Figure 3: Pathophysiology of PsA (Azuaga et al., 2023).


PsA, being an autoimmune disease with inflammatory features, requires medication for a patient to manage the disease. Patients affected by PsA will also need to deal with psoriatic plaques and nail changes, which is typically done by local application of non-steroidal anti-inflammatory ointments. To manage arthritic changes, disease-modifying rheumatic drugs (DMARDs like methotrexate) and biologics can be used, similar to rheumatoid arthritis (Versus Arthritis, n.d). Biologics are usually used in more severe forms of the disease when there is a high chance of joint destruction and disfigurement occurring. Biologics are advantageous as they can specifically target the cytokines implicated in PsA pathophysiology with the use of antibodies (Colombo et al., 2022). Glucocorticoids, which are steroids that can have an anti-inflammatory effect, are also prescribed to patients with psoriasis and PsA (Vincken et al., 2022). However, as with the treatments discussed for rheumatoid arthritis, these medications have the propensity to cause side effects and need to be used for the rest of a person’s life, leading to poor adherence to the drugs (NHS Choices, 2019). An additional problem with PsA is that the lack of an early diagnosis of psoriasis can cause physicians to miss the development of arthritis, losing the chance to target the pathophysiology at the early stages of the disease (Haroon et al., 2015).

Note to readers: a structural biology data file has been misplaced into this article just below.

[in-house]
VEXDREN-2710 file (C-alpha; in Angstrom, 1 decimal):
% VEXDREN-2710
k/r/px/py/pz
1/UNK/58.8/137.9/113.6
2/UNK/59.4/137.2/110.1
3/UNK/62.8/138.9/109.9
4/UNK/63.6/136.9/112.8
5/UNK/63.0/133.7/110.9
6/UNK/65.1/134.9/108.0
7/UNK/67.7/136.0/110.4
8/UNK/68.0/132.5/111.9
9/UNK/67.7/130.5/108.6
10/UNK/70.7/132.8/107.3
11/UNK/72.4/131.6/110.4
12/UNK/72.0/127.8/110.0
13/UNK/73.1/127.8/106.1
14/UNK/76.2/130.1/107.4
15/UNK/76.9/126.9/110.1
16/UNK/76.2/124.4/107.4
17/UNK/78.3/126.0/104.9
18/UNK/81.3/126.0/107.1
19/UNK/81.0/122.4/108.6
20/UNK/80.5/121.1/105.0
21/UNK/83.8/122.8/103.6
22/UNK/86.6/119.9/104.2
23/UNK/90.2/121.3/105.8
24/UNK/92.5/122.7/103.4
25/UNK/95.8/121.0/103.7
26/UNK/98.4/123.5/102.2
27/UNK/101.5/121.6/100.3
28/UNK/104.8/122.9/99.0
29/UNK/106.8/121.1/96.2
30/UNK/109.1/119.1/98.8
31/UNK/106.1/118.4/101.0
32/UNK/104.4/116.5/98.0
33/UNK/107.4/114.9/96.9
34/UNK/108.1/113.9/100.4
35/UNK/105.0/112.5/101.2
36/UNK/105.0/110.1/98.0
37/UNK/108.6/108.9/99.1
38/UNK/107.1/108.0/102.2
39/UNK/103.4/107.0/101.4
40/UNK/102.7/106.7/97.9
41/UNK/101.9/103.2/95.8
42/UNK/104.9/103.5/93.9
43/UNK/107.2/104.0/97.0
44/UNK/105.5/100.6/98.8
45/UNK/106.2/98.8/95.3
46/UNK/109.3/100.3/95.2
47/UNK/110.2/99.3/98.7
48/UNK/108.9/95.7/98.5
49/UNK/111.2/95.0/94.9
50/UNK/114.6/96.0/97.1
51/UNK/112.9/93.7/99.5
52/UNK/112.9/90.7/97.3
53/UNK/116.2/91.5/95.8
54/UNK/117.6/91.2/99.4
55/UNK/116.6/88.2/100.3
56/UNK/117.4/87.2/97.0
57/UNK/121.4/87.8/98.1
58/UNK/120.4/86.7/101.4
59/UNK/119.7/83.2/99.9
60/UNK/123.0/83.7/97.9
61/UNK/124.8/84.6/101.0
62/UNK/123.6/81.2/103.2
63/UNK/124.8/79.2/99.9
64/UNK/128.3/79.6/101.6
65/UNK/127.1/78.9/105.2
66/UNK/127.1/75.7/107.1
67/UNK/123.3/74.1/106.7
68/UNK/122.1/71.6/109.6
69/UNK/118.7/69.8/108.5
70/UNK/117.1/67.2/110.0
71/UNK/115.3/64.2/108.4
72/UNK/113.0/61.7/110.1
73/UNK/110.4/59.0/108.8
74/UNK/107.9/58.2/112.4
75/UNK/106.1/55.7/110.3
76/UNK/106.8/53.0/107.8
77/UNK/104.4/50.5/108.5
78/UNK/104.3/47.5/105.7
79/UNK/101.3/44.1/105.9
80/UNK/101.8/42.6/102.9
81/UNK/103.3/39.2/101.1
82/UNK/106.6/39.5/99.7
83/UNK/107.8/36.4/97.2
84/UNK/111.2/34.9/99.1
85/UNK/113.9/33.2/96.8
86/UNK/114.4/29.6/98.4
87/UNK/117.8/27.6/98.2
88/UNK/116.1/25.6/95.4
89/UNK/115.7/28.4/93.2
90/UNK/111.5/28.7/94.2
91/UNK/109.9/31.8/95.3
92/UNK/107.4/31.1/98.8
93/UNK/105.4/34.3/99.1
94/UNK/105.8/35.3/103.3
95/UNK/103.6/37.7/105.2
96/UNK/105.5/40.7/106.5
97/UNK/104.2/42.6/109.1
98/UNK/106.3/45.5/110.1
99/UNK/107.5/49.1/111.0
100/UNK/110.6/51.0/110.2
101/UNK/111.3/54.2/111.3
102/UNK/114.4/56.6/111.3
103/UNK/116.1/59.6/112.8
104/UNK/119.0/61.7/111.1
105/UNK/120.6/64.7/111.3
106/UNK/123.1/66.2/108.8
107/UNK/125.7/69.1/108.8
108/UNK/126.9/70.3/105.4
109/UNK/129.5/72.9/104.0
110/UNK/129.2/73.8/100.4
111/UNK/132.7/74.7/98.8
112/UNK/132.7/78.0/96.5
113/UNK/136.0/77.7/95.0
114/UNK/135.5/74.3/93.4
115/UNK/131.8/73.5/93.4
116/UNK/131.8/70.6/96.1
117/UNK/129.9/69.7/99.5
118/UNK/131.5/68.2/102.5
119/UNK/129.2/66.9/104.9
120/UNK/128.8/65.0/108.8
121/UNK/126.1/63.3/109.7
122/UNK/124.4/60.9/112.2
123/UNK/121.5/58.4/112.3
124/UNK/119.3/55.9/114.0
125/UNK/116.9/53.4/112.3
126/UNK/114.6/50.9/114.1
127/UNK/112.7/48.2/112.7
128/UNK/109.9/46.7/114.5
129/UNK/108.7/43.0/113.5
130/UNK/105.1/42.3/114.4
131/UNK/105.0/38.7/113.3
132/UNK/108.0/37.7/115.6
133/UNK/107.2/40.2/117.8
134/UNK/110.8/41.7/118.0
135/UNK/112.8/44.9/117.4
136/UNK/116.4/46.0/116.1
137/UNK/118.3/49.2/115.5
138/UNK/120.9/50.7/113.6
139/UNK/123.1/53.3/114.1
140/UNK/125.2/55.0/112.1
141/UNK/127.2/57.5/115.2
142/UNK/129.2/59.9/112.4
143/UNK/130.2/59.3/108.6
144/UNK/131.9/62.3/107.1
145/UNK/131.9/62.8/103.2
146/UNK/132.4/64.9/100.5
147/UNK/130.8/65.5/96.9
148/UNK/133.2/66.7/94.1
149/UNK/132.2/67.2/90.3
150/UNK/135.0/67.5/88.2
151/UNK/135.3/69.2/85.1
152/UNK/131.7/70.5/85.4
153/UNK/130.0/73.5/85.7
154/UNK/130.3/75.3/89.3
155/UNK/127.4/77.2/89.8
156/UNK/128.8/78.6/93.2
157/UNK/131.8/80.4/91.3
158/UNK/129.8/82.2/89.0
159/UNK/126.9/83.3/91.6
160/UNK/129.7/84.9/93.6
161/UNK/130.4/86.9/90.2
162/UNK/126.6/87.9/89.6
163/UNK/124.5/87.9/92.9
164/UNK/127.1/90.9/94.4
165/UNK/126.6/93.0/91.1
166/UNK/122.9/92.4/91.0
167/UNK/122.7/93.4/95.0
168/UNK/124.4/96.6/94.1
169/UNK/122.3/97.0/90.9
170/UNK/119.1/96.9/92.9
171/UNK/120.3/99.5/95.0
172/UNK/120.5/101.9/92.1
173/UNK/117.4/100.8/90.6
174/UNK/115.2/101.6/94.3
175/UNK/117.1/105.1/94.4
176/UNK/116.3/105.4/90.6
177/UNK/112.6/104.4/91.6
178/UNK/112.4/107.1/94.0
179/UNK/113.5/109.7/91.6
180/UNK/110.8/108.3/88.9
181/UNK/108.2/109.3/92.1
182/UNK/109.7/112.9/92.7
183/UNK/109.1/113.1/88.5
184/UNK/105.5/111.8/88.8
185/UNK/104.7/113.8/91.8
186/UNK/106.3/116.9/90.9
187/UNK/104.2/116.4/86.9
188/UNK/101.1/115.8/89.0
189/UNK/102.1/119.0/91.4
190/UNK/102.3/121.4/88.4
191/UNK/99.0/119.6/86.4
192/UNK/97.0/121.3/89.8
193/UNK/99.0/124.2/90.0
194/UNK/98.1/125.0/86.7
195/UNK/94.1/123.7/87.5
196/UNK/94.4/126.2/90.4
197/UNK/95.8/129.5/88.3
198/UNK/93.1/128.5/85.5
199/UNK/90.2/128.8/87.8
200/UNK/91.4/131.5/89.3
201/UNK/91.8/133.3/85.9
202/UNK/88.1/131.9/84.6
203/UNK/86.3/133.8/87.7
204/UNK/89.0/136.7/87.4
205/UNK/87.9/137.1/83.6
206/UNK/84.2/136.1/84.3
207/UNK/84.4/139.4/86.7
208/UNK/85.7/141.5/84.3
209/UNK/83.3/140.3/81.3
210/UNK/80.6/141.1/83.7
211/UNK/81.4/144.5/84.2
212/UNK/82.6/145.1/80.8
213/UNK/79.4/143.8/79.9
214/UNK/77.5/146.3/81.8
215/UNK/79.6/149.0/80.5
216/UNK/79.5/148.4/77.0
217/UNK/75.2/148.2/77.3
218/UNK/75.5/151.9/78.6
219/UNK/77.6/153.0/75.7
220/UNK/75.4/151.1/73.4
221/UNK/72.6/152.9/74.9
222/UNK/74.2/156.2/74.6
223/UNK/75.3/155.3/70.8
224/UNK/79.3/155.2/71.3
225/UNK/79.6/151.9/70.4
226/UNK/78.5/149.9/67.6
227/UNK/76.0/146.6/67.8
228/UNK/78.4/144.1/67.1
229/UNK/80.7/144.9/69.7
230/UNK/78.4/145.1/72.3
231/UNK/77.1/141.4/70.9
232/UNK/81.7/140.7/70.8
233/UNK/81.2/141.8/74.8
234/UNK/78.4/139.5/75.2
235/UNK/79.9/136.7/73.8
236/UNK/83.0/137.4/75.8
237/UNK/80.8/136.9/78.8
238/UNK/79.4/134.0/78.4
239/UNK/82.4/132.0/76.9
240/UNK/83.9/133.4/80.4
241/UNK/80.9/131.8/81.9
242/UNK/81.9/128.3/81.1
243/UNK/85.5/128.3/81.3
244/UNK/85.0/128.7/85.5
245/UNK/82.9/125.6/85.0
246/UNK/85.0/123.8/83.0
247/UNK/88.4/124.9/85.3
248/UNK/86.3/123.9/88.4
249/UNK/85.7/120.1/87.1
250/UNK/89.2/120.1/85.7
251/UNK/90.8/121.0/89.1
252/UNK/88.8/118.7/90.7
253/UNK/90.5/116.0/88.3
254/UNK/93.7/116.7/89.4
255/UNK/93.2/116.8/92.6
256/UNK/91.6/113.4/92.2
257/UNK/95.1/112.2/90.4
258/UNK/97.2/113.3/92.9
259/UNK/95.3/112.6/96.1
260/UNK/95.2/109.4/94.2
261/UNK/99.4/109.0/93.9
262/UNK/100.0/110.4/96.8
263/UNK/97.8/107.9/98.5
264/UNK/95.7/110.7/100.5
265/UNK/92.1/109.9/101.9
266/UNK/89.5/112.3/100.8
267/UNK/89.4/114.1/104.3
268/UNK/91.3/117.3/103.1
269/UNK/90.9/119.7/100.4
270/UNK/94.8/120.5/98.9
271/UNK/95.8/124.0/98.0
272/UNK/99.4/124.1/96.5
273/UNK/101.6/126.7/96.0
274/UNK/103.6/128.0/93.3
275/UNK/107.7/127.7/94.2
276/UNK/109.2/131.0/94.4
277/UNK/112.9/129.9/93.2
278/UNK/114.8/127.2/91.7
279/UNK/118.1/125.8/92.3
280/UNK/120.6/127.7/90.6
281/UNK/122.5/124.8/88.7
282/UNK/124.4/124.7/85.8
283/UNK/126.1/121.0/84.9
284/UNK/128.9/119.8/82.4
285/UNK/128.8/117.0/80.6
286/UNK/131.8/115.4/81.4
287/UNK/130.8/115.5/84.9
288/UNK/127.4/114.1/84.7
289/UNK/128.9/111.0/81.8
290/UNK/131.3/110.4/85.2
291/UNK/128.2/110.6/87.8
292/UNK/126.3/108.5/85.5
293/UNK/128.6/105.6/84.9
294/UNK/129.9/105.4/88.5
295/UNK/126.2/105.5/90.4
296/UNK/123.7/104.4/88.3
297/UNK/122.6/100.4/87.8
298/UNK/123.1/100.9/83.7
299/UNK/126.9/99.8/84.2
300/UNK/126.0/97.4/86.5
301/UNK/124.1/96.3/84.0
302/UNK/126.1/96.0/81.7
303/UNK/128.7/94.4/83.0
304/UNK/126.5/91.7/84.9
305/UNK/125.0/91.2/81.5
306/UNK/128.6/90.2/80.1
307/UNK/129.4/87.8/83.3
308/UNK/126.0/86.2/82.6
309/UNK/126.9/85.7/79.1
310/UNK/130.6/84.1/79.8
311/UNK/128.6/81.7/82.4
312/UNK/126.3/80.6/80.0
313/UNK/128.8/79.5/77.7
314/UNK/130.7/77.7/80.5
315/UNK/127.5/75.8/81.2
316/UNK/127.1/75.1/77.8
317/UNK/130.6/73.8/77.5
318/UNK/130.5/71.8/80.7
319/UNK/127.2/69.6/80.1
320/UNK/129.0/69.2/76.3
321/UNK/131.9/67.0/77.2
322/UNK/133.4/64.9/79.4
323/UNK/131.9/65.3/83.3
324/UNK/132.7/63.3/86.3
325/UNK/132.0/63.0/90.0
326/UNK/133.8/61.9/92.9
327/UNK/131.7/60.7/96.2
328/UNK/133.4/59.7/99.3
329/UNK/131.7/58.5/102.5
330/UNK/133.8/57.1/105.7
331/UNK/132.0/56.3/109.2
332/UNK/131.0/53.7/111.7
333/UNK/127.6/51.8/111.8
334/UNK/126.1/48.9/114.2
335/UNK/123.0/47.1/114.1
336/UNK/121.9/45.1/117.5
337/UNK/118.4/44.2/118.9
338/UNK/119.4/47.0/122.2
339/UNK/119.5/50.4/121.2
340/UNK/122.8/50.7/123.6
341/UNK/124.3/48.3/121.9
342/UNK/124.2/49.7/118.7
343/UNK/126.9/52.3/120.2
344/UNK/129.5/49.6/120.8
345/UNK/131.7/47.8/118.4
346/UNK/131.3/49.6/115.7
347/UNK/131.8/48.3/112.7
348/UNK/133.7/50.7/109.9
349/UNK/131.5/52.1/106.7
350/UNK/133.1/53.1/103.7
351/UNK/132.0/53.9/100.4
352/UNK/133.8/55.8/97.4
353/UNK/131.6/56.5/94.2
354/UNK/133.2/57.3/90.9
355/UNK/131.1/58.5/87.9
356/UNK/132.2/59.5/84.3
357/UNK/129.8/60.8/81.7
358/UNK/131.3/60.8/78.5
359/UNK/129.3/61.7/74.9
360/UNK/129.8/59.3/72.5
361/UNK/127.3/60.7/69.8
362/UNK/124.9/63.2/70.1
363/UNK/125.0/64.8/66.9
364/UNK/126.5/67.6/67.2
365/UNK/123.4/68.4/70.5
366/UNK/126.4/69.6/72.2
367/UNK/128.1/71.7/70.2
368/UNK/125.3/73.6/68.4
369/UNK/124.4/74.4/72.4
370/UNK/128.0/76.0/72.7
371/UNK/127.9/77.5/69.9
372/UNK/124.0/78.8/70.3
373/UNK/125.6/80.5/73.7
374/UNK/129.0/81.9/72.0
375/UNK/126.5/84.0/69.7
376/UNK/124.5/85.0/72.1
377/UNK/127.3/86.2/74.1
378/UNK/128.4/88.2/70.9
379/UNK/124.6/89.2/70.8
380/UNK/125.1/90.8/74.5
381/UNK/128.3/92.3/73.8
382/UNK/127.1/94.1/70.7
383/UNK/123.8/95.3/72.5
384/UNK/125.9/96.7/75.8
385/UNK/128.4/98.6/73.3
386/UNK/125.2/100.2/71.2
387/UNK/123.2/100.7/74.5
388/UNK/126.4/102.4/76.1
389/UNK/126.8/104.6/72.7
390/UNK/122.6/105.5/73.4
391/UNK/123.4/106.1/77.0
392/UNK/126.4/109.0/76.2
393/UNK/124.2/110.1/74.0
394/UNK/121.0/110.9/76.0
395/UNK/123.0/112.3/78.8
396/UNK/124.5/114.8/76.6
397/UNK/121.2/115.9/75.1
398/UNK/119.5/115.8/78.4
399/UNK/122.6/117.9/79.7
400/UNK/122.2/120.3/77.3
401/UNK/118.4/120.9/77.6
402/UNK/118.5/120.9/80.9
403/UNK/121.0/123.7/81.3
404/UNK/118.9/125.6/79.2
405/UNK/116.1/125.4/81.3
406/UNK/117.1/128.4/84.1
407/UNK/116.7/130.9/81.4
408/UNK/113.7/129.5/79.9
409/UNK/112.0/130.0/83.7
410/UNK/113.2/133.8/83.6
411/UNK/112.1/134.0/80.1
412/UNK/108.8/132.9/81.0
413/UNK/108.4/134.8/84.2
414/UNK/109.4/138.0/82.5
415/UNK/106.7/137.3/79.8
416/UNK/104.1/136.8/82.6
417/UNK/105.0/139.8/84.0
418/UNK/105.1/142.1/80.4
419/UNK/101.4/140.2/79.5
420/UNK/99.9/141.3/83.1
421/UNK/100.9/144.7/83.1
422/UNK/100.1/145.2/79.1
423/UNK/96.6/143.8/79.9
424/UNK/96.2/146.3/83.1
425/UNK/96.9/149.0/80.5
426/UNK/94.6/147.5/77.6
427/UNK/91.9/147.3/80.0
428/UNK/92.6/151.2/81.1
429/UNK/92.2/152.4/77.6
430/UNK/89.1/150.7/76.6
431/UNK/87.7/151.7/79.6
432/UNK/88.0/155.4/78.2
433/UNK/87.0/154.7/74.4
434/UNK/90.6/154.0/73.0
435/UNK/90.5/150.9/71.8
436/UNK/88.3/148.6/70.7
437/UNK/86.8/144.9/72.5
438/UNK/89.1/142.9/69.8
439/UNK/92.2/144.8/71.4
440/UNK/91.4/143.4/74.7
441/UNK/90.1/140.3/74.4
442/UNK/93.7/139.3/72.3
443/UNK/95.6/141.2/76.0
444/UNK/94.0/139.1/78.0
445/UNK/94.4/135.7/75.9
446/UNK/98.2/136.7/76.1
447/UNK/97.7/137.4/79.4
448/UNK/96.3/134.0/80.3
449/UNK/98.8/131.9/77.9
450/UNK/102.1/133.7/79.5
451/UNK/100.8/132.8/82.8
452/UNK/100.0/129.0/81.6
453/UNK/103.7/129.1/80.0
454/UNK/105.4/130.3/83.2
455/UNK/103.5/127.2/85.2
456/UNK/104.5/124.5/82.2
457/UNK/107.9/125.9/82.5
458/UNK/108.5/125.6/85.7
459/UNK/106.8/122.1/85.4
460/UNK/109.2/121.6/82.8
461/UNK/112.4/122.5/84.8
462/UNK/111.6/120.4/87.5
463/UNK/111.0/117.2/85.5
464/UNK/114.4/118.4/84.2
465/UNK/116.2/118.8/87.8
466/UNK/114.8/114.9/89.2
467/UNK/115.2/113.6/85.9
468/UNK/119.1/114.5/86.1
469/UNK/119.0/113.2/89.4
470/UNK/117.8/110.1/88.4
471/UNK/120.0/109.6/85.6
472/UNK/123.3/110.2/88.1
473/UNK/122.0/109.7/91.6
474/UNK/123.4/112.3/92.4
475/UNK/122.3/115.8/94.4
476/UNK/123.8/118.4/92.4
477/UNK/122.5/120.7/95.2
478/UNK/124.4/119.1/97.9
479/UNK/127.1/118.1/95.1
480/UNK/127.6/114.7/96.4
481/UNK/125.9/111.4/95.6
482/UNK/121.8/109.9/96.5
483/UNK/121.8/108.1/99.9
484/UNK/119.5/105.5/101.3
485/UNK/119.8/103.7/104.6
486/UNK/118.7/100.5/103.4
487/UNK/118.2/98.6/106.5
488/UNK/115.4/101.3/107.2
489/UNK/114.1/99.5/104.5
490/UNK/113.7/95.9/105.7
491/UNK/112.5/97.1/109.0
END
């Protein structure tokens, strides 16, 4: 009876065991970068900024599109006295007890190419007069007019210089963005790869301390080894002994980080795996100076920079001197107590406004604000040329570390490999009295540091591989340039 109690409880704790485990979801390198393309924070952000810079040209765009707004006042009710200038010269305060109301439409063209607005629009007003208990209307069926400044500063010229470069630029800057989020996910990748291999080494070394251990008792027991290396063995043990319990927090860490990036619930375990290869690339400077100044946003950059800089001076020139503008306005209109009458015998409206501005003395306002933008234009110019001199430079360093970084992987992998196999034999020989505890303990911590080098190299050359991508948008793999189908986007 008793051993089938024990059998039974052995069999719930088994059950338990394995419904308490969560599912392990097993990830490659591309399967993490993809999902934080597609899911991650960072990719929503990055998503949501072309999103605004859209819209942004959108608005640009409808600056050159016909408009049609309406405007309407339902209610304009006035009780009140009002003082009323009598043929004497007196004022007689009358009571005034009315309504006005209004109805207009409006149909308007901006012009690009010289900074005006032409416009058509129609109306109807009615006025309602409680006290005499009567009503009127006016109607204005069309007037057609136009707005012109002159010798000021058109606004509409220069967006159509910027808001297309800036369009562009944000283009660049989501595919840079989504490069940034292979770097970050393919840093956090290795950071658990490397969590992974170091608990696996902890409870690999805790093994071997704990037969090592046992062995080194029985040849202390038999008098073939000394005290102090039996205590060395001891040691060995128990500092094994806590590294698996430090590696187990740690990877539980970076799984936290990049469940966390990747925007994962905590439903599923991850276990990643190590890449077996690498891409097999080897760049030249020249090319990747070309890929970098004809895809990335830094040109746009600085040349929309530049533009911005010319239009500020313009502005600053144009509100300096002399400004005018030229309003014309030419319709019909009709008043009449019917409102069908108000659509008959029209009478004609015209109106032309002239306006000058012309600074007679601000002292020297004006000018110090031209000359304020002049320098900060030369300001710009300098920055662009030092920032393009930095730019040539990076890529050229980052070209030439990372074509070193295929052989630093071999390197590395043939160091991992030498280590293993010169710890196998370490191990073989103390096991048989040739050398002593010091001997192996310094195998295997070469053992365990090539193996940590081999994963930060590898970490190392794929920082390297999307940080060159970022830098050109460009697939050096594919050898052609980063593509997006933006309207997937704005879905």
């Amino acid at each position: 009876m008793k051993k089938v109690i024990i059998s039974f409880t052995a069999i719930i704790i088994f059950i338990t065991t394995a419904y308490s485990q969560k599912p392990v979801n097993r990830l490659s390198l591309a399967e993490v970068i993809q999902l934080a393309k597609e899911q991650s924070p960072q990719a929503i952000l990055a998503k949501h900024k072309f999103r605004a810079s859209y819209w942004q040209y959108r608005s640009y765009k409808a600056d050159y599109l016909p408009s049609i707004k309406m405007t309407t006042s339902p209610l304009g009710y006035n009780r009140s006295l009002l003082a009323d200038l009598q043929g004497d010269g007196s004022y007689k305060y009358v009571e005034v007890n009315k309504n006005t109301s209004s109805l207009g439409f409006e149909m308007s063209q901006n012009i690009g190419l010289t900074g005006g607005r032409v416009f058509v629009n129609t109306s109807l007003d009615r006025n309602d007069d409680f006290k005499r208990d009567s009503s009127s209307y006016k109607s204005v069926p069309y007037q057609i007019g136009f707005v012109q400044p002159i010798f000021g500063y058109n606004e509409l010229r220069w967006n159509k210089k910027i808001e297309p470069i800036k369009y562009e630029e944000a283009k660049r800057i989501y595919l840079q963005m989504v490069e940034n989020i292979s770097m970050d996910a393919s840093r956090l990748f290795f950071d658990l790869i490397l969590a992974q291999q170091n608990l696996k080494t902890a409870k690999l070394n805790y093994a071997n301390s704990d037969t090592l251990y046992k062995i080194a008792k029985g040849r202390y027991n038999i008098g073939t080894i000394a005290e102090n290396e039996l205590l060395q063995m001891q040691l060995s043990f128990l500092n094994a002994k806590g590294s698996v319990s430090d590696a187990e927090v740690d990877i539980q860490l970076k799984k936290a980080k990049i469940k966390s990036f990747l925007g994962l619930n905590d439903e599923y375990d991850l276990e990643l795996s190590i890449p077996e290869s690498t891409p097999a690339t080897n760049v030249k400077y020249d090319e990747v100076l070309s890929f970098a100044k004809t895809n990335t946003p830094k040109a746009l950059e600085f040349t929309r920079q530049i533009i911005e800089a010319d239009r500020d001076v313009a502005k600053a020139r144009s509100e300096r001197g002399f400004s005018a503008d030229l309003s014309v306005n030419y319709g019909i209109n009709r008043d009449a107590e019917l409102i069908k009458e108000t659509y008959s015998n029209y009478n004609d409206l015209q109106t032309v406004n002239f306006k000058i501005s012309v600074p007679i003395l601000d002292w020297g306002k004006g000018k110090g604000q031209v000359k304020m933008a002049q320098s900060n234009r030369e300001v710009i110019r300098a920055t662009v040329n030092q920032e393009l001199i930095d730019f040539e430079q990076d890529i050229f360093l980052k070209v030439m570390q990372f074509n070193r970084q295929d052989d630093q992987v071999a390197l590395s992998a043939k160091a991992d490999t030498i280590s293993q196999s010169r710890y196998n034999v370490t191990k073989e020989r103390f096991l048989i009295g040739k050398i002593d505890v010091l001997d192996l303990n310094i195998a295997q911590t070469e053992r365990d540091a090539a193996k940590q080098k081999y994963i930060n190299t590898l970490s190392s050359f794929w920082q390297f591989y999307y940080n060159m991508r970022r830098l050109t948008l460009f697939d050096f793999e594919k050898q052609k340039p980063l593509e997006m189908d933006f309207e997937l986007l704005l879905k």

Research and Future Treatment